Getting A Glimpse Of The Far Side Of The Moon

China has launched the Chang’e-4 lunar probe which will go where no other lunar mission has gone before—the far side of the moon.

AsianScientist (Dec. 19, 2018) – China has launched Chang’e-4 in the world’s first mission to land on the far side of the moon. Named after the Chinese moon goddess Chang’e, the lunar probe is the fourth to be deployed under the Chinese Lunar Exploration Program (CLEP). The overarching objective of the CLEP is to send a manned mission to the moon between 2025 and 2030.

The Chang’e-4 lunar probe’s camera pointing system (CPS) was developed by Professor Yung Kai-leung of PolyU in collaboration with the China Academy of Space Technology. It was first adopted by Chang’e-3, which was launched in 2013.

Weighing 2.8 kg and measuring 85 cm by 27 cm and 16 cm, the CPS is mounted on the upper part of the lander of Chang’e-4 and can move 120 degrees vertically as well as rotate 350 degrees sideways. Its purpose is to capture images of the moon as well as facilitate the movement of the lunar rover. The tool was also manufactured to withstand the vast difference in temperature in space and function properly under the influence of the Moon’s gravity.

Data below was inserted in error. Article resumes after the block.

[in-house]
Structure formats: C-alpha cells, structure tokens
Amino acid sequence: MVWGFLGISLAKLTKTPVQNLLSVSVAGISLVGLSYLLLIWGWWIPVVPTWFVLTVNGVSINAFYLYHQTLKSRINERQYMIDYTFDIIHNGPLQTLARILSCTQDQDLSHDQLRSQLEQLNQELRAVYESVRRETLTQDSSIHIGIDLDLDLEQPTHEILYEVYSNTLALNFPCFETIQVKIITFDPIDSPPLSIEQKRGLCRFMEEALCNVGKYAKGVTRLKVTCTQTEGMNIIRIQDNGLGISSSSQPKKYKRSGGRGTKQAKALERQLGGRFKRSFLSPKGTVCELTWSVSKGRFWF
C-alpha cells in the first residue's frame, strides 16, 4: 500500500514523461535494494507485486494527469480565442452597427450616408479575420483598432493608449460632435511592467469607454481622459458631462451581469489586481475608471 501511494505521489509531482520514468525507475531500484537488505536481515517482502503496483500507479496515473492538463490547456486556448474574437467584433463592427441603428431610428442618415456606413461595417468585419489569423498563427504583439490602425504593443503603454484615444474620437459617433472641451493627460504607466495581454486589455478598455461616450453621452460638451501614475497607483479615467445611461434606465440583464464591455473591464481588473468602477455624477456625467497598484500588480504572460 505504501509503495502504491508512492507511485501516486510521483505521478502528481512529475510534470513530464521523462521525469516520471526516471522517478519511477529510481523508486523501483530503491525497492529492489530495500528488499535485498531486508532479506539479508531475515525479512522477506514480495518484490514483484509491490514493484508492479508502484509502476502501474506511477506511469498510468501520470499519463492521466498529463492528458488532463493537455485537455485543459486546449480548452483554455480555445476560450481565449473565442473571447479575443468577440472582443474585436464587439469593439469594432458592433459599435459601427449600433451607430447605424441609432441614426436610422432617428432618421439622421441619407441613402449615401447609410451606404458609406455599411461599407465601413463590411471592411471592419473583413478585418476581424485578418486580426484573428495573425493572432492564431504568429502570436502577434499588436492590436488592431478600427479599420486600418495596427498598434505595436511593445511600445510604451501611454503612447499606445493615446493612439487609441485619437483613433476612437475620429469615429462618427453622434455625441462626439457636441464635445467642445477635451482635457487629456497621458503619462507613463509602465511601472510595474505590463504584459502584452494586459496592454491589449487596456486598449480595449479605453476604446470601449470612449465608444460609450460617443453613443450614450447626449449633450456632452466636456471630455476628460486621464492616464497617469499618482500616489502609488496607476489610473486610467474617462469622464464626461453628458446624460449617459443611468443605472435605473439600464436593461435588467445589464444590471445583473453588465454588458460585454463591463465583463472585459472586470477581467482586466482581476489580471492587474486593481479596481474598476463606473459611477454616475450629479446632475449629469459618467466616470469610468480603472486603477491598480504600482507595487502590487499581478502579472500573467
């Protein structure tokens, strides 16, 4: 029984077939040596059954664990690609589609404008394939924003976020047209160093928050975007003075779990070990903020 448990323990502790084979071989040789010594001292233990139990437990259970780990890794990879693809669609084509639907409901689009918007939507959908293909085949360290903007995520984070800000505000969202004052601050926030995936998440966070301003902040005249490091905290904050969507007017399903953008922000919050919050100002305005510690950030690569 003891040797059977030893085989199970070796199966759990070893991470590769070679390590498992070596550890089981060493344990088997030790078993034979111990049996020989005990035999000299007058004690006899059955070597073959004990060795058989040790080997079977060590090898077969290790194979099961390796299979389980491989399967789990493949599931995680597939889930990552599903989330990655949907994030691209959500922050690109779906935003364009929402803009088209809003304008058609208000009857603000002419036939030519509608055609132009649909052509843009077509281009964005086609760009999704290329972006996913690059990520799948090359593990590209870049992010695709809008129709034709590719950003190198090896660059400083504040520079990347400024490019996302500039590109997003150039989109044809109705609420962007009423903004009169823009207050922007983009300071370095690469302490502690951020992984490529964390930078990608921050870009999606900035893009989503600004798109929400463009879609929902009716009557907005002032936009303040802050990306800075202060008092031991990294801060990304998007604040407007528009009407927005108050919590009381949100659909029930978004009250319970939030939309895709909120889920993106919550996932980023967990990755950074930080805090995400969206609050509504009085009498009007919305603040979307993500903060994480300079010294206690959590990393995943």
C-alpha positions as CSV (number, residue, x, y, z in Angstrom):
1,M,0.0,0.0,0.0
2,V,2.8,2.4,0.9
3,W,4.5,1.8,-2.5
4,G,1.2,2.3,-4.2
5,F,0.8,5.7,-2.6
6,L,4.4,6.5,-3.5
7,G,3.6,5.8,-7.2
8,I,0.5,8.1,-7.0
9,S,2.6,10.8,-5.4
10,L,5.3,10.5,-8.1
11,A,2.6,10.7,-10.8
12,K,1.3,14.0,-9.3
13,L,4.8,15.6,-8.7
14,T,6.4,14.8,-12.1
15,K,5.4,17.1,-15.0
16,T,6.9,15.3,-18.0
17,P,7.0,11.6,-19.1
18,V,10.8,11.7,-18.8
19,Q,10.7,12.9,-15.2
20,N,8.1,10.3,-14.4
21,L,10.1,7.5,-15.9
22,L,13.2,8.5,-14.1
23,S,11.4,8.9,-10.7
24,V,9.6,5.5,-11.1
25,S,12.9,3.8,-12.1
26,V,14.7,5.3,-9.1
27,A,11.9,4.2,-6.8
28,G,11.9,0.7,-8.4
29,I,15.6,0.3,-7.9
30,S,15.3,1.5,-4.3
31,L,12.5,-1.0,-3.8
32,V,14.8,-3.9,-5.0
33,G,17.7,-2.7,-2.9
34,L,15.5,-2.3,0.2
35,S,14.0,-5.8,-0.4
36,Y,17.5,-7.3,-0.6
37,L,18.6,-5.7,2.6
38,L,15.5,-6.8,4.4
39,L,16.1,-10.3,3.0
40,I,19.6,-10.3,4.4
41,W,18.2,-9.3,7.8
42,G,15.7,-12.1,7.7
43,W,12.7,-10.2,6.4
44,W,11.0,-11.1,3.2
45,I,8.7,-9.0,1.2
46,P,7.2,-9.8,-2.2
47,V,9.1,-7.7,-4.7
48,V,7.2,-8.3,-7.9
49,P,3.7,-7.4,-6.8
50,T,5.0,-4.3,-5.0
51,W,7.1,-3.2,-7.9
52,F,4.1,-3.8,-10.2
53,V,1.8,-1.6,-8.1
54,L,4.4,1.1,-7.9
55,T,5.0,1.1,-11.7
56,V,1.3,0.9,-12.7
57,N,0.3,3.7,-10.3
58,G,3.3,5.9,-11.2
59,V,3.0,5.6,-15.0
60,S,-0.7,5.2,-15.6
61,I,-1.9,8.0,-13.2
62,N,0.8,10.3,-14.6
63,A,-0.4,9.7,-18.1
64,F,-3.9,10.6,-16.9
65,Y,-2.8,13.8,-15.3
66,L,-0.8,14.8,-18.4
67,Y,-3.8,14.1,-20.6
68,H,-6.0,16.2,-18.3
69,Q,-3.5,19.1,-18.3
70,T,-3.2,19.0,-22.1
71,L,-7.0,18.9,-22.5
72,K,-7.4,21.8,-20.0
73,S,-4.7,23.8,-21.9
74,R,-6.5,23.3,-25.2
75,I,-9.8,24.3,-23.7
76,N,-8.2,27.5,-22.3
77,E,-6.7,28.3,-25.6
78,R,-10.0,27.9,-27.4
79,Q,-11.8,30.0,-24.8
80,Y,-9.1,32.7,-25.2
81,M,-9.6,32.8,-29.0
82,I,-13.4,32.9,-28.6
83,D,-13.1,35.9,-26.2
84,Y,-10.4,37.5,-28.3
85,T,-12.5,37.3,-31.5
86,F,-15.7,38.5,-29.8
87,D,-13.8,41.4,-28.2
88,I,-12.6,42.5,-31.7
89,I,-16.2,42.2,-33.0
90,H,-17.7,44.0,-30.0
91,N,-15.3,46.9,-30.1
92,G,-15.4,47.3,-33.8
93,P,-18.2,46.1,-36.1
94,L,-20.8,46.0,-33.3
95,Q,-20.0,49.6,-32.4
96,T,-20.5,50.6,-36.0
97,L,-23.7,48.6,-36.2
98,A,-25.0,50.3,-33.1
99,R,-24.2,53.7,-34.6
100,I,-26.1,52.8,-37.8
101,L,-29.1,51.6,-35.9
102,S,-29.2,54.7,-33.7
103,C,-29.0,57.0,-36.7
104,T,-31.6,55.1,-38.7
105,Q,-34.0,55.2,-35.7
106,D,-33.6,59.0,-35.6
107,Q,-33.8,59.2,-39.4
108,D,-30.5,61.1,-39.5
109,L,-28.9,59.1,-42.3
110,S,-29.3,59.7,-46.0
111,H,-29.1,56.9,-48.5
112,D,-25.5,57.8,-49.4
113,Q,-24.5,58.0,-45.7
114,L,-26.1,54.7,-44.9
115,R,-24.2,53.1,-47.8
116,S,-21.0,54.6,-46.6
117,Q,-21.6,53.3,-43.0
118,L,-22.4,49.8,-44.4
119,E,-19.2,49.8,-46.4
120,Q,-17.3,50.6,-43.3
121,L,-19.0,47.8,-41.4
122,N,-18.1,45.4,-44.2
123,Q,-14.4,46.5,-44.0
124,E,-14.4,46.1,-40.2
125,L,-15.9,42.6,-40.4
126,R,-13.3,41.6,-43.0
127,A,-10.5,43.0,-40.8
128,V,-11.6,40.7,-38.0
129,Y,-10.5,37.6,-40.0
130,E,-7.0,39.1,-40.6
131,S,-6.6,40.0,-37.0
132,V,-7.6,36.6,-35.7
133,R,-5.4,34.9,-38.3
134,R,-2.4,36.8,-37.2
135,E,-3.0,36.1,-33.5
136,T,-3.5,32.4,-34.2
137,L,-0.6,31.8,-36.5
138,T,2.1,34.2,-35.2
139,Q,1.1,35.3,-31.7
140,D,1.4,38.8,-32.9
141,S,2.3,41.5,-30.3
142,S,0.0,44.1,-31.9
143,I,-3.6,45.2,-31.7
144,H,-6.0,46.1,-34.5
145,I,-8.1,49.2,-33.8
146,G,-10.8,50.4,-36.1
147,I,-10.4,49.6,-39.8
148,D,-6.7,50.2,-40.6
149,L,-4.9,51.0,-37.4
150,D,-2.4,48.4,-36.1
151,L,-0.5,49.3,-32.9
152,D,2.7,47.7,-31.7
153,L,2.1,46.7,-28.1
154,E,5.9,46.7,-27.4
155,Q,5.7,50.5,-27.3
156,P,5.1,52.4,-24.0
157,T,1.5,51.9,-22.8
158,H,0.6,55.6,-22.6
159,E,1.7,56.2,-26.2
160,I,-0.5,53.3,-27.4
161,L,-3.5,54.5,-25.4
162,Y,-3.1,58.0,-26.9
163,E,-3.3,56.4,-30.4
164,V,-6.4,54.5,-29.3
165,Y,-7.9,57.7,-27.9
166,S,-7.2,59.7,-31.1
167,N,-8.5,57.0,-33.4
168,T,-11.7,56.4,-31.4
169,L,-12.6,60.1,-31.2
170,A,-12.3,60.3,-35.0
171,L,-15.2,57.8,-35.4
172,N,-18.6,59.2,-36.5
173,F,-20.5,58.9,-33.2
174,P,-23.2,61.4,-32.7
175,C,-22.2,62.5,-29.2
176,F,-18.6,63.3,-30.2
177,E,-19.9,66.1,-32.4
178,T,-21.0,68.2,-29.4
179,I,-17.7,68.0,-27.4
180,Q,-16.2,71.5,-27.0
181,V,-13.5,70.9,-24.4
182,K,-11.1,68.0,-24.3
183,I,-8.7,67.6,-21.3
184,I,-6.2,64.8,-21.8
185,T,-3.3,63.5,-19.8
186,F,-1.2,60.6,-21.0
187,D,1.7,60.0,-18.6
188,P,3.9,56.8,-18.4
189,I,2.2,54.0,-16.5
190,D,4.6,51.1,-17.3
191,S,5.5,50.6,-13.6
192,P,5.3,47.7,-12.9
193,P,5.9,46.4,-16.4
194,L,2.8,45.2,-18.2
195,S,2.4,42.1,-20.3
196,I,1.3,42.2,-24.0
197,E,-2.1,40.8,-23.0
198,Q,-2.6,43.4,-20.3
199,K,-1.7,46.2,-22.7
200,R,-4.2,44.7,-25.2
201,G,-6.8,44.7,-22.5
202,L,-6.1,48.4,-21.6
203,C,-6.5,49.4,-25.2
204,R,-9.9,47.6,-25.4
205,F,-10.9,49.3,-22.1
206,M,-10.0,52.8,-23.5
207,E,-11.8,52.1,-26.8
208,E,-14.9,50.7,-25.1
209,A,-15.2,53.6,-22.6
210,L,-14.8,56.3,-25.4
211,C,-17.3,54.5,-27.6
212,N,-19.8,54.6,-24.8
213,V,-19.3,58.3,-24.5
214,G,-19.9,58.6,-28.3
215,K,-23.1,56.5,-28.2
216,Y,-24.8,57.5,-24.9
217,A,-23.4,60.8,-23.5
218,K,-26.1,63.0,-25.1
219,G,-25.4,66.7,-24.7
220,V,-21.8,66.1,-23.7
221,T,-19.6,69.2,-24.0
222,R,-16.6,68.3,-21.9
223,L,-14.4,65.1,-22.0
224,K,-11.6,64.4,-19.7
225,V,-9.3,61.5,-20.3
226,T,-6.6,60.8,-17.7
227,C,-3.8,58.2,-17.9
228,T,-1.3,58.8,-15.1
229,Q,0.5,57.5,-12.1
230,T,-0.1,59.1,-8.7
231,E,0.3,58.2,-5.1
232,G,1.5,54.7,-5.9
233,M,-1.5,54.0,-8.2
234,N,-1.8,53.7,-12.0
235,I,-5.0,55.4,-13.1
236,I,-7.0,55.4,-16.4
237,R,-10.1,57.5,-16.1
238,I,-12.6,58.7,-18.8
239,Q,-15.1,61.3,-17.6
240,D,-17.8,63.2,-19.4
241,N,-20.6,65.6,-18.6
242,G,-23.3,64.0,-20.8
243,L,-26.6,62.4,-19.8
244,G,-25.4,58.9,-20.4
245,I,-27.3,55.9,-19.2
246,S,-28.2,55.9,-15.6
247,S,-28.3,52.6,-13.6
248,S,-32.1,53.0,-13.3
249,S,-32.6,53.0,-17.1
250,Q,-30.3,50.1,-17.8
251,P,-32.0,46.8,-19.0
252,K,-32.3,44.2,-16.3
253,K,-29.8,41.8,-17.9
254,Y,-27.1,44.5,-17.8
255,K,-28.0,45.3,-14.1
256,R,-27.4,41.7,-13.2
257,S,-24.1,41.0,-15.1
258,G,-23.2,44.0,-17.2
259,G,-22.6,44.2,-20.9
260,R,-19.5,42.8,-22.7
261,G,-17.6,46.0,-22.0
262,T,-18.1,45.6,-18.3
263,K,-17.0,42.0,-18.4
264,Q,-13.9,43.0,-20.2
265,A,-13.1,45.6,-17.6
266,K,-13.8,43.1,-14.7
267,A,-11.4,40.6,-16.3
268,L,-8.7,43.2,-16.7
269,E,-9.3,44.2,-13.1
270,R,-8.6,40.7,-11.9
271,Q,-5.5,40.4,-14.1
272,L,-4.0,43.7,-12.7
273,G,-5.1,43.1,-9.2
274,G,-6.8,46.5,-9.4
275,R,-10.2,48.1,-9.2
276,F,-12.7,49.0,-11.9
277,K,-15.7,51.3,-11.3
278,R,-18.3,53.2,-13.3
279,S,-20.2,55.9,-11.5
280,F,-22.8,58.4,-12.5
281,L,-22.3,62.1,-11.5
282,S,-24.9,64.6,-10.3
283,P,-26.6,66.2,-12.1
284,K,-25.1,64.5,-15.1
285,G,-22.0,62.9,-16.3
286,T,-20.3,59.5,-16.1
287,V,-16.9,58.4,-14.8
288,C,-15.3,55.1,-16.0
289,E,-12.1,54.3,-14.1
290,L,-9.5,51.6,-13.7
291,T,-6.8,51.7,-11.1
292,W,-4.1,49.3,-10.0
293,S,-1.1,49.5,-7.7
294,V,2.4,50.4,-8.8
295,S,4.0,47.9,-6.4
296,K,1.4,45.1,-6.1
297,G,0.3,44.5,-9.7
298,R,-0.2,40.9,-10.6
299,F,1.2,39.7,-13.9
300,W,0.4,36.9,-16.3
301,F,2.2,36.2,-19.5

Associate Professor Wu Bo of PolyU was also involved in selecting a safe landing site with scientific value for Chang’e-4. Wu’s team amassed a large amount of lunar remote sensing data from multiple sources to create high-precision and high-resolution topographic models of the far side of the Moon.

The researchers also analyzed details such as the terrain slopes, crater distribution and geological history of the region. These analyses helped the team put forward an evidenced-based proposal of possible landing sites for the lunar rover.

The two PolyU teams will continue to contribute their expertise to the nation’s space exploration programs, including the Chang’e-5 lunar mission and a planned mission to explore Mars in the future.


Source: Hong Kong Polytechnic University.
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